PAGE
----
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Can Pakistan do better than ADB’s predictions?



Islamabad (Imran Y. CHOUDHRY) :- Former Press Secretary to the President, Former Press Minister to the Embassy of Pakistan to France, Former MD, SRBC Mr. Qamar Bashir analysis :
The Asian Development Bank’s recent outlook points to growth potential, contingent upon addressing underlying issues, building a more stable political environment, diversifying the economy, and investing in infrastructure which will usher the country towards sustained economic prosperity.

The SWOT analysis of ADB’s outlook for Pakistan’s economy reflects a mix of strengths, weaknesses, opportunities, and threats. One of the strengths identified is the potential for GDP growth of 1.9% in 2024 and 2.8% in 2025 if Pakistan adheres to the economic adjustment program critical for restoring macroeconomic stability and gradual growth recovery. This anticipated rebound is bolstered by ongoing IMF support, which enhances market confidence and attracts external financing. However, growth prospects still hinge on higher crop output, improvements in manufacturing, and a rebound in private sector investment, contingent on factors such as progress in reform measures driven by increased confidence, reduced macroeconomic imbalances, achieving greater political stability, and improved external conditions.

The weaknesses pointed out by the ADB reports are high inflation which would continue at about 25% in FY2024, driven by higher energy prices, and may ease down to 15% in FY2025, if progress on macroeconomic stabilization continues. In an effort to reign in the python of inflation, the State Bank of Pakistan (SBP) has maintained a tightened monetary policy, keeping the policy interest rate at 22% due to persistent inflationary pressures and external imbalances. The SBP is expected to maintain a tight policy to lower inflation by 5%–7%. However, political uncertainty remains a significant challenge, potentially hampering reform efforts and economic stability. The projected growth rate of 1.9% in 2024 and 2.8% in 2025 is very low compared to any other countries of the region (India 7% Bangladesh 7.1%, China 4.8%). If we factor in annual population growth rate of 2% the nominal GDP growth will be (1.9-2=0.1 in 2024), (2.8-2=0.8% in 2025) whereas a country needs a growth rate of at least 7% to absorb the addition of workforce which enters every year in the country’s labor market.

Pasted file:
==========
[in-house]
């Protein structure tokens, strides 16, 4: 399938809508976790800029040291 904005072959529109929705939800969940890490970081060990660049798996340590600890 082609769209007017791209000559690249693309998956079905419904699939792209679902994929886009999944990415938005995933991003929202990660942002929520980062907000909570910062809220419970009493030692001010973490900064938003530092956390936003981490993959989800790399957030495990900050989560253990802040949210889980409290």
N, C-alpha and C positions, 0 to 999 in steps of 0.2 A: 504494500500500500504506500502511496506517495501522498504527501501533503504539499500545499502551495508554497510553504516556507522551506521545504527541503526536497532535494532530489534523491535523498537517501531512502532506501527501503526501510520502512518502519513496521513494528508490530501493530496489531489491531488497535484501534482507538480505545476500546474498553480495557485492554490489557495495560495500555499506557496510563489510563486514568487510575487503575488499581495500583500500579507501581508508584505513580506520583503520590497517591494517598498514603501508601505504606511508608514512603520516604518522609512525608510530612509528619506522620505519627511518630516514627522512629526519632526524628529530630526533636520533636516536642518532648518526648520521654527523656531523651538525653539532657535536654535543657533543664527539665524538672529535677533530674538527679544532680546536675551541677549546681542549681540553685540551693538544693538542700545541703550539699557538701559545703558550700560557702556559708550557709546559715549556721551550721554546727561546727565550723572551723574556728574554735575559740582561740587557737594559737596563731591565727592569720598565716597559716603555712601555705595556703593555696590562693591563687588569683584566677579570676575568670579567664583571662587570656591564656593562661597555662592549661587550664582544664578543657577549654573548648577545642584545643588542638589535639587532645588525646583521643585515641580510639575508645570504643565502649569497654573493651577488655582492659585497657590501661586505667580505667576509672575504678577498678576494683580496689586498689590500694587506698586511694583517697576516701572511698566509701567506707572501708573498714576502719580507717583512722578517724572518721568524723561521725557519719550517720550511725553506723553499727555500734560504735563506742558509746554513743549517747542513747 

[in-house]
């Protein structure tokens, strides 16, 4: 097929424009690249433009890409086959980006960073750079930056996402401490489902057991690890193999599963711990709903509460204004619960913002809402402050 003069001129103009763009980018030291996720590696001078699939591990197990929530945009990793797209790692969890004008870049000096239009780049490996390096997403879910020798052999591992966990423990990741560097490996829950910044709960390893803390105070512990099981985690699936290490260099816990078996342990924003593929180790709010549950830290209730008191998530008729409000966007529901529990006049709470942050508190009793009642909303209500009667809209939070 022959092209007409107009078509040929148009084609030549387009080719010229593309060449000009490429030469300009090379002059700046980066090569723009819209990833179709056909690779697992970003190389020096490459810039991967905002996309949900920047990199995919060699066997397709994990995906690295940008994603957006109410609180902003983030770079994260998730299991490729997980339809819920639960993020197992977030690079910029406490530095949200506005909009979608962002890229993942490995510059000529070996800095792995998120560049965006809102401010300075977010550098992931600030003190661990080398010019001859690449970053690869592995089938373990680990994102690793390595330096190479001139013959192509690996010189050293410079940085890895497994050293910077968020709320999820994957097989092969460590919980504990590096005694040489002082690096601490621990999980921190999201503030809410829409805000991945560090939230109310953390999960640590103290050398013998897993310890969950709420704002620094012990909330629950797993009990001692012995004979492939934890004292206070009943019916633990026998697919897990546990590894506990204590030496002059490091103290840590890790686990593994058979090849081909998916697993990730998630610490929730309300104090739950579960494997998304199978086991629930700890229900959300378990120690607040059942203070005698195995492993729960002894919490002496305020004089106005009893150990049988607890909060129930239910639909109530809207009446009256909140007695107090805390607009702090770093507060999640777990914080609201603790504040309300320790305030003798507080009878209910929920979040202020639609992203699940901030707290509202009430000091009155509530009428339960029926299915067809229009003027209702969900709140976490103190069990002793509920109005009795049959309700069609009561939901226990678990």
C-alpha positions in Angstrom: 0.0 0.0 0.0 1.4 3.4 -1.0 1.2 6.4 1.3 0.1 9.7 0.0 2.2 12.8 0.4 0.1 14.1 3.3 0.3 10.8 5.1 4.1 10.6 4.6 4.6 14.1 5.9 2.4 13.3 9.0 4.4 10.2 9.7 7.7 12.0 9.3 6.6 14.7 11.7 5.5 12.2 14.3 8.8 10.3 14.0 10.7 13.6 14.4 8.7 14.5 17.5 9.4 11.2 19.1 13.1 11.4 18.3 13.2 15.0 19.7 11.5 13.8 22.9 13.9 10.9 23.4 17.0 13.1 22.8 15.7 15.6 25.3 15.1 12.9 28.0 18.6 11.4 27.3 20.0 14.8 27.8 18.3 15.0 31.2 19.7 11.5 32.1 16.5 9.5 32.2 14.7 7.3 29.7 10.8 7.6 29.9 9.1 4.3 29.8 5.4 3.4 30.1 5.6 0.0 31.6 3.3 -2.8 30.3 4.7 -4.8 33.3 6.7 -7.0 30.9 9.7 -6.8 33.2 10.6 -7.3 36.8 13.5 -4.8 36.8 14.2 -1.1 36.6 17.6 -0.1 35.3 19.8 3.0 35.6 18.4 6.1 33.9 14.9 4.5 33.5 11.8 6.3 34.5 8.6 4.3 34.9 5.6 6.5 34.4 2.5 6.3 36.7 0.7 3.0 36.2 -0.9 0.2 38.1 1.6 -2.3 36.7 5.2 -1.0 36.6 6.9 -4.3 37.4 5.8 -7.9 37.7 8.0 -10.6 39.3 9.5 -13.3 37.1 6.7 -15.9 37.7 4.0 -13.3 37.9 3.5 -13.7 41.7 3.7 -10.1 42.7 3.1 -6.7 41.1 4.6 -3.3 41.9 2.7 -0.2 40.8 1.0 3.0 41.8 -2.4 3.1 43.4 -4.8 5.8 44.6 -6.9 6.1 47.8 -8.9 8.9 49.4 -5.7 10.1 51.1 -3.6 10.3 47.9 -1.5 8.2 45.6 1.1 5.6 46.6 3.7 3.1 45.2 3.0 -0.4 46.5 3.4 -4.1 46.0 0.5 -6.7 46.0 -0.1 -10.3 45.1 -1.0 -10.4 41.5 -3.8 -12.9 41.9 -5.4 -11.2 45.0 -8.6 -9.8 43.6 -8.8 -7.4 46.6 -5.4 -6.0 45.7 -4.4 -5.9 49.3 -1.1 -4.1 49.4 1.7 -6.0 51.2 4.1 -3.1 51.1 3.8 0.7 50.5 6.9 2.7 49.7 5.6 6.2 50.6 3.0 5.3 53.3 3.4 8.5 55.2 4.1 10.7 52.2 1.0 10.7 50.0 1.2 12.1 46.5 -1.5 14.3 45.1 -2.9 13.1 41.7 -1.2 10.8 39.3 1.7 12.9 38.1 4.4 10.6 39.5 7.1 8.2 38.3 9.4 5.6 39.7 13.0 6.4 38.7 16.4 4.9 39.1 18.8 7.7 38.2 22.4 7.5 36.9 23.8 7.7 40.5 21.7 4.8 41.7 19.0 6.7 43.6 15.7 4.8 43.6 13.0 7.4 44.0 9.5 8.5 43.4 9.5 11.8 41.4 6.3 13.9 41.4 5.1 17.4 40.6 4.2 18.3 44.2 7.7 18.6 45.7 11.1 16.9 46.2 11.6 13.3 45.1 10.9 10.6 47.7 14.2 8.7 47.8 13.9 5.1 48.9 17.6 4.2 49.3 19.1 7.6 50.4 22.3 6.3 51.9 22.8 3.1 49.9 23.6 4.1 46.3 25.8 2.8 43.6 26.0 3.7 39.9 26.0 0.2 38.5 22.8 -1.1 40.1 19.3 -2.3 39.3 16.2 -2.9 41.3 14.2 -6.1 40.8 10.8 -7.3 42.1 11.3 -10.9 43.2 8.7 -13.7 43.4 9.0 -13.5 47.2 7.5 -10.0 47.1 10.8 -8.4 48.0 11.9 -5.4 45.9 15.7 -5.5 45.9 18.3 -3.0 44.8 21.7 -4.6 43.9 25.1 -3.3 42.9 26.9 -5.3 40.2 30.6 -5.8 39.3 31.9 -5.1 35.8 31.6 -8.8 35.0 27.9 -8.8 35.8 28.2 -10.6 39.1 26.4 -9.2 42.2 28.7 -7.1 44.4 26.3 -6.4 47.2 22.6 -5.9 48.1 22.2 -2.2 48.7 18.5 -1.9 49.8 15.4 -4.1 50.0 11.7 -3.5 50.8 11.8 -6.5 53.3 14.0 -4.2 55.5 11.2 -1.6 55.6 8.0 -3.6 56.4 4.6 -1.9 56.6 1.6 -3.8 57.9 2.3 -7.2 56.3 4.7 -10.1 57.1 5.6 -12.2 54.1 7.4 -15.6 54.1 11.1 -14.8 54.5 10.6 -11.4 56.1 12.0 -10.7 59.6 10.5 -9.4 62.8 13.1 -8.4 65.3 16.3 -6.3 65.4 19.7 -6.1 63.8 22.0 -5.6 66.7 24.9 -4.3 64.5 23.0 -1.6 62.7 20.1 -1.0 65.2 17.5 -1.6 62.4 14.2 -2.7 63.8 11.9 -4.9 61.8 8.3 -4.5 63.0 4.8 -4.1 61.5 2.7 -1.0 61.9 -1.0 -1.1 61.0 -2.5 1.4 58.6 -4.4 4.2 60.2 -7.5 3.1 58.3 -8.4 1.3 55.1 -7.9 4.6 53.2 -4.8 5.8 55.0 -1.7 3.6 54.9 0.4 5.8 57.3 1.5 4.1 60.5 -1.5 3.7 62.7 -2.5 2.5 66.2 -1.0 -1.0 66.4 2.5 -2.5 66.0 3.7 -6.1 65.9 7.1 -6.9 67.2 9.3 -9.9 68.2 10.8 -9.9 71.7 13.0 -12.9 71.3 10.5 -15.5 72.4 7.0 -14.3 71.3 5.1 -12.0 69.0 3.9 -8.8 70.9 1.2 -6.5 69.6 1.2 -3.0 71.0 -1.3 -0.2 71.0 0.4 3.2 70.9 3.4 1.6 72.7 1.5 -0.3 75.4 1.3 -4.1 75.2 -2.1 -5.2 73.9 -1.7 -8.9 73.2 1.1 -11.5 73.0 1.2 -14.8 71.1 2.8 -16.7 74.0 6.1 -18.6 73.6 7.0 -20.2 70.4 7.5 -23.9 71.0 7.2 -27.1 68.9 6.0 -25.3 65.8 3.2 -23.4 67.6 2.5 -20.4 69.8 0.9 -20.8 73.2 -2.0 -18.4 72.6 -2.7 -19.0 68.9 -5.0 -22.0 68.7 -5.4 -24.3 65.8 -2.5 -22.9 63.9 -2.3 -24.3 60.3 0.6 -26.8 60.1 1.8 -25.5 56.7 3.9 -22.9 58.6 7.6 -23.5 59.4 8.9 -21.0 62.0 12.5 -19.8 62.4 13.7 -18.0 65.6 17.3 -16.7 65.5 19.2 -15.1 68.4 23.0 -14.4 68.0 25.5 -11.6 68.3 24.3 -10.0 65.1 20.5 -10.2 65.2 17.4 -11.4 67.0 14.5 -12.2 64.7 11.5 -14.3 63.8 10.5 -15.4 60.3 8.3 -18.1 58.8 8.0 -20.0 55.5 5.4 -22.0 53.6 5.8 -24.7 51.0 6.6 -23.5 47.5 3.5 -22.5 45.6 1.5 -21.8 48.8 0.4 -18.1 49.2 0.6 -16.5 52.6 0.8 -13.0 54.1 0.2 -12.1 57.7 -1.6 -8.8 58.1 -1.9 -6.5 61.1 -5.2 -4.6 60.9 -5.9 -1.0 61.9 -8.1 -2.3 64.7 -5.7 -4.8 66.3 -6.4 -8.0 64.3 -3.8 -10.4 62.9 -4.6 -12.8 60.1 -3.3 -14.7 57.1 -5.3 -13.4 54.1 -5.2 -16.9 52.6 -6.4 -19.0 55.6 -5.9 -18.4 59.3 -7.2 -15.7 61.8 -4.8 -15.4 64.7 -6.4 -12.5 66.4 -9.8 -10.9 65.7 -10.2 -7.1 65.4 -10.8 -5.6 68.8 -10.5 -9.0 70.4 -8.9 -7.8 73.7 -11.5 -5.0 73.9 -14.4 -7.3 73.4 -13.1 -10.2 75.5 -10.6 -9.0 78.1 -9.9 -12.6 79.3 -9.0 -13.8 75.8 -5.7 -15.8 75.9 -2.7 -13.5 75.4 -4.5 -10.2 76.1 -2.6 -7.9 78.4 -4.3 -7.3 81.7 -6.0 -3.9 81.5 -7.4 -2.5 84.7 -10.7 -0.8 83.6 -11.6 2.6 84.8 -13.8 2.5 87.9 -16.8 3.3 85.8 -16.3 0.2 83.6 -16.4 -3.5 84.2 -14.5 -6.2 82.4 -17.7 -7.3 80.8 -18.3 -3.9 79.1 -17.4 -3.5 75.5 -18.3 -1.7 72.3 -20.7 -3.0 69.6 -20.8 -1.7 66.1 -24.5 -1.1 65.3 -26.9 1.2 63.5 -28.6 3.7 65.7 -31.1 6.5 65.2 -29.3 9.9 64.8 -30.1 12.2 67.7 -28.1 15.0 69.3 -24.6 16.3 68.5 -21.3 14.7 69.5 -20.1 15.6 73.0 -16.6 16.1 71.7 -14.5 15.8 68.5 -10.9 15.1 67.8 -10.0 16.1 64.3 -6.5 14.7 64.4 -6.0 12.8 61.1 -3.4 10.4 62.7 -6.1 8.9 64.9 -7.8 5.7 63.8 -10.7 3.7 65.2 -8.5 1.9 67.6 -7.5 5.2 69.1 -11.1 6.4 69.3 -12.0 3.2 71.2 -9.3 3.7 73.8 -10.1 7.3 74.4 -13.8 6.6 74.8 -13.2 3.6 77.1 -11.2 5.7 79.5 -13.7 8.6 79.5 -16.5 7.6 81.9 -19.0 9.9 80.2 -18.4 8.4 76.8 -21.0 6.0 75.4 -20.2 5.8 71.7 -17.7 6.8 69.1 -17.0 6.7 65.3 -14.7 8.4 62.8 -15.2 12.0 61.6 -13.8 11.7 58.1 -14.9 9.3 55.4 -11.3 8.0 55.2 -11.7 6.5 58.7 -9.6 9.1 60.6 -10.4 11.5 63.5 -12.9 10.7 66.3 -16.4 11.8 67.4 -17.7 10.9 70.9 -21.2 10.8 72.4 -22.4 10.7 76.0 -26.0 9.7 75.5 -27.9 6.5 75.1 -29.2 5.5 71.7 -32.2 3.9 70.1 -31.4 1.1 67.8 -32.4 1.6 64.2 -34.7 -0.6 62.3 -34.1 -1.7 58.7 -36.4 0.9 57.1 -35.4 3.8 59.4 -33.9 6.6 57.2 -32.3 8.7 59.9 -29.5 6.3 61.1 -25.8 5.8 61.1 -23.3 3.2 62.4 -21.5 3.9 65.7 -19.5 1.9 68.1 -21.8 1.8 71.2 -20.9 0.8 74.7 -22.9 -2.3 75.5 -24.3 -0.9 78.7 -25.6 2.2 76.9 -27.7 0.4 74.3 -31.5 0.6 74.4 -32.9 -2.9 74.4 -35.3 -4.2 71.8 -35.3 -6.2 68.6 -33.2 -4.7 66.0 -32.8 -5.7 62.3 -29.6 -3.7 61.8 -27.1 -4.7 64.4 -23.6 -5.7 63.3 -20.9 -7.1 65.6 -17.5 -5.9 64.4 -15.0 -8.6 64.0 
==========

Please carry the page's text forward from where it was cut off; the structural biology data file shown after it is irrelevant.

Opportunities lie in attracting private sector investment through reforms, enhancing infrastructure to boost efficiency, and fostering regional cooperation to access new markets. Threats including a global economic slowdown, climate change impacts on real growth.

Pakistan has been facing cyclic economic crests and troughs since the past 50 years marked by periods of impressive growth followed by setbacks triggered by political instability, external shocks, and natural disasters. The “Asian Tiger” era of the 1960s and the remittance-fueled boom of the 2000s contrast with lows in the 1970s and 1990s due to political instability. External shocks like the global financial crisis and wars, along with natural disasters such as floods and the recent pandemic, have further challenged economic stability.

These cycles underscore key vulnerabilities, including frequent changes in government that hinder long-term planning, a heavy reliance on imports, and inadequate infrastructure leading to bottlenecks. Moreover, persistent high government spending exceeding revenue has contributed to debt and inflation.